Dispute Over Mississippi House Race Goes To State High Court

JACKSON, Miss. (AP) — The Mississippi Supreme Court acted quickly Monday to block a circuit judge's order in a dispute over whether a special election is needed to fill a vacancy in the state House of Representatives.

Two people signed up to run in a Nov. 2 special election in District 29 in parts of Bolivar and Sunflower counties. The seat came open when Democratic Rep. Abe Hudson resigned in late August.

The Mississippi Board of Election Commissioners ruled Sept. 14 that one of the candidates failed to meet a residency requirement because he had switched his voter registration to Lafayette County. The commission — made up of Gov. Tate Reeves, Attorney General Lynn Fitch and Secretary of State Michael Watson — said that because only one candidate remained, no election was needed for the District 29 race. Reeves issued an order saying Robert Sanders had been elected.

The candidate whose residency was rejected, Keveon L. Taylor, is a law student at the University of Mississippi. He filed a court challenge, saying he is a lifelong resident Marigold in Bolivar County and had switched his registration to Lafayette County so he could vote there while studying at the university.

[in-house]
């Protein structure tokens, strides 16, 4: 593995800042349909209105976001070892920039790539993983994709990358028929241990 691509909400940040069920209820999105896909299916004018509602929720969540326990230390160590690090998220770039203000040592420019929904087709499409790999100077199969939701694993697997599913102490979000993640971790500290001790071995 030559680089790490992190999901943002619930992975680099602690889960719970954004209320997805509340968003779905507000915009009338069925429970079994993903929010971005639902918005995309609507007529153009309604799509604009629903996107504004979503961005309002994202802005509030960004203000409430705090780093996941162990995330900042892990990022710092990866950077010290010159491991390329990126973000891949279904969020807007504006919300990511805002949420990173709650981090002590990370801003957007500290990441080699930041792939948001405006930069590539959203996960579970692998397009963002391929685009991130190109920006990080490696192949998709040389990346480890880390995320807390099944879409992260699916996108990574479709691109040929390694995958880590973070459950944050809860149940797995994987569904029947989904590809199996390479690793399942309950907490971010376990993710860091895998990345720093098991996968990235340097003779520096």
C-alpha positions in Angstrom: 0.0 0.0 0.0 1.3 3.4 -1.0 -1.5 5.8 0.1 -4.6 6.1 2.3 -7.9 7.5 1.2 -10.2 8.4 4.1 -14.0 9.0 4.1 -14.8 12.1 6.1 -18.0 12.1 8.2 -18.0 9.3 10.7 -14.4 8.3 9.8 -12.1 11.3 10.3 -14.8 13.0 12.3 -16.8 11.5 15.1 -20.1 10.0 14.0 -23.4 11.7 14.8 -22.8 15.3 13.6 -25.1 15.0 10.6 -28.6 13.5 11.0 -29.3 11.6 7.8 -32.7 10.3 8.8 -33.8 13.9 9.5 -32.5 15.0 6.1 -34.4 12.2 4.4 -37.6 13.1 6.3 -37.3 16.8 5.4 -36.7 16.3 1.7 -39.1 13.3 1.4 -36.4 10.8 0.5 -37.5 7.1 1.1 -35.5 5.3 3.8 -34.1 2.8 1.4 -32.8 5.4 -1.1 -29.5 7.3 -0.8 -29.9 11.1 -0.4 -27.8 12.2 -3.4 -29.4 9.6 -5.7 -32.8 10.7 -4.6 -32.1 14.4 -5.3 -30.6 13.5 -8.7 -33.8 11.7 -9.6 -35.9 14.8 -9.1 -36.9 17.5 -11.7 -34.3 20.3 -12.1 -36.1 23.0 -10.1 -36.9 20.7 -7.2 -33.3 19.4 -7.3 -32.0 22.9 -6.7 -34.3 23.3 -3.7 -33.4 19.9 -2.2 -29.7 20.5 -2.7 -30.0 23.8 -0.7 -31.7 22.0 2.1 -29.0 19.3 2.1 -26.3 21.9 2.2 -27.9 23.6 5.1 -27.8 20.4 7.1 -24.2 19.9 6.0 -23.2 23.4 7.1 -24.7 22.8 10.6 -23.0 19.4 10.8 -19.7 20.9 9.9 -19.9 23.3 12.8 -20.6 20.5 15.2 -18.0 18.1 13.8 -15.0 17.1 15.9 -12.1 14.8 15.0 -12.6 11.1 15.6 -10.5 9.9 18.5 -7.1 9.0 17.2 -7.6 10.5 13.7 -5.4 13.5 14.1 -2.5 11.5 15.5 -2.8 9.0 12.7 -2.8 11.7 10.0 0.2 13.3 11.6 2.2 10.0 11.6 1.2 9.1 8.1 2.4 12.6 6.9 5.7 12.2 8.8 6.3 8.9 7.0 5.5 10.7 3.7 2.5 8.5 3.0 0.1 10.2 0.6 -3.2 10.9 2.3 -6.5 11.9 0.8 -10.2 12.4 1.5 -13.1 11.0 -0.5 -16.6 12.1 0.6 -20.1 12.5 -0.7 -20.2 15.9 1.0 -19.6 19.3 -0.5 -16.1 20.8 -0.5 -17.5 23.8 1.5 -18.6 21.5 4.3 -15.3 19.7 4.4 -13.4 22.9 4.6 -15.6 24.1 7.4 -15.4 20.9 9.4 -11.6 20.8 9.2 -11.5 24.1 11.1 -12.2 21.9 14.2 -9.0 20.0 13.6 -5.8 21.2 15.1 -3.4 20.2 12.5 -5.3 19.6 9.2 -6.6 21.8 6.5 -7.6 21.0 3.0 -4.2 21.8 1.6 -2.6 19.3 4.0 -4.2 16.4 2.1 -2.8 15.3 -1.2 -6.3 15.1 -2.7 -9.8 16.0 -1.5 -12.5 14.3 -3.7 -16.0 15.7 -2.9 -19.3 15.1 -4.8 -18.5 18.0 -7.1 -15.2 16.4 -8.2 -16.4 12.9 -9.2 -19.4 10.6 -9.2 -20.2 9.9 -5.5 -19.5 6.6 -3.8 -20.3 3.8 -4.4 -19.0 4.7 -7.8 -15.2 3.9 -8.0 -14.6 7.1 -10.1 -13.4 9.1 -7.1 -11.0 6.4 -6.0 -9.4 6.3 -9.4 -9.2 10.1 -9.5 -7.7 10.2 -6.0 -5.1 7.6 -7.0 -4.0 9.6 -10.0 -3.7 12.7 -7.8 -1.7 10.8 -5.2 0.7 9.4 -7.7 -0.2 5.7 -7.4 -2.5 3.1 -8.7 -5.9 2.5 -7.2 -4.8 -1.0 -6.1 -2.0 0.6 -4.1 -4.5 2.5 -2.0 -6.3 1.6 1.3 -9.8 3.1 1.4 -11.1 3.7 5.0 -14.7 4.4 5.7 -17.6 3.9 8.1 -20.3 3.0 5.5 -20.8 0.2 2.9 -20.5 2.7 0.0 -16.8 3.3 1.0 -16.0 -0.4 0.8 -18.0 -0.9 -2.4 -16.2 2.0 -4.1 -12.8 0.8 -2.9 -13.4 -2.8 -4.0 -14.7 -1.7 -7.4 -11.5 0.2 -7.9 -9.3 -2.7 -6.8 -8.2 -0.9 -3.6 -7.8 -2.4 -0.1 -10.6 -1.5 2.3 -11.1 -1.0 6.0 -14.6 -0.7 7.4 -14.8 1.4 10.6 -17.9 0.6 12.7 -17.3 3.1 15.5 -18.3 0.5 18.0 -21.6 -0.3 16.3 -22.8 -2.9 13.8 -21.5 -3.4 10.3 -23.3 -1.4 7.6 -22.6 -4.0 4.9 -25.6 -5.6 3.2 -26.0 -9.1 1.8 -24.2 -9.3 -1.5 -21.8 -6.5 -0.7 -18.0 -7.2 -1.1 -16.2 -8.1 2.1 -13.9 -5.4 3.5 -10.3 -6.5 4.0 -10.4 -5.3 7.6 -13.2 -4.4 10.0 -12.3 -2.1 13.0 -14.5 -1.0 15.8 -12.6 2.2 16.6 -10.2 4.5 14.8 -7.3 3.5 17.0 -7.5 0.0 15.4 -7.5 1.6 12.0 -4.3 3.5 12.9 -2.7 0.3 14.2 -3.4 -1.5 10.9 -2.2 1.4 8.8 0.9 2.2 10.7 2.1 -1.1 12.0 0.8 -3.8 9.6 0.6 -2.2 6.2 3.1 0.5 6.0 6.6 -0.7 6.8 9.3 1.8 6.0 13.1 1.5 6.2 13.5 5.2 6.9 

Hinds County Circuit Judge Adrienne Wooten ruled Monday that election commissioners were wrong about Taylor's residency.

The state attorney general's office immediately appealed to the state Supreme Court, arguing that a Hinds County circuit judge lacks jurisdiction over such an election dispute. Within hours, a panel of three justices put the circuit court order on hold while the election dispute remains on appeal to all nine justices.

Candidates in Mississippi special elections run without party labels. Republicans hold a wide majority in the state House.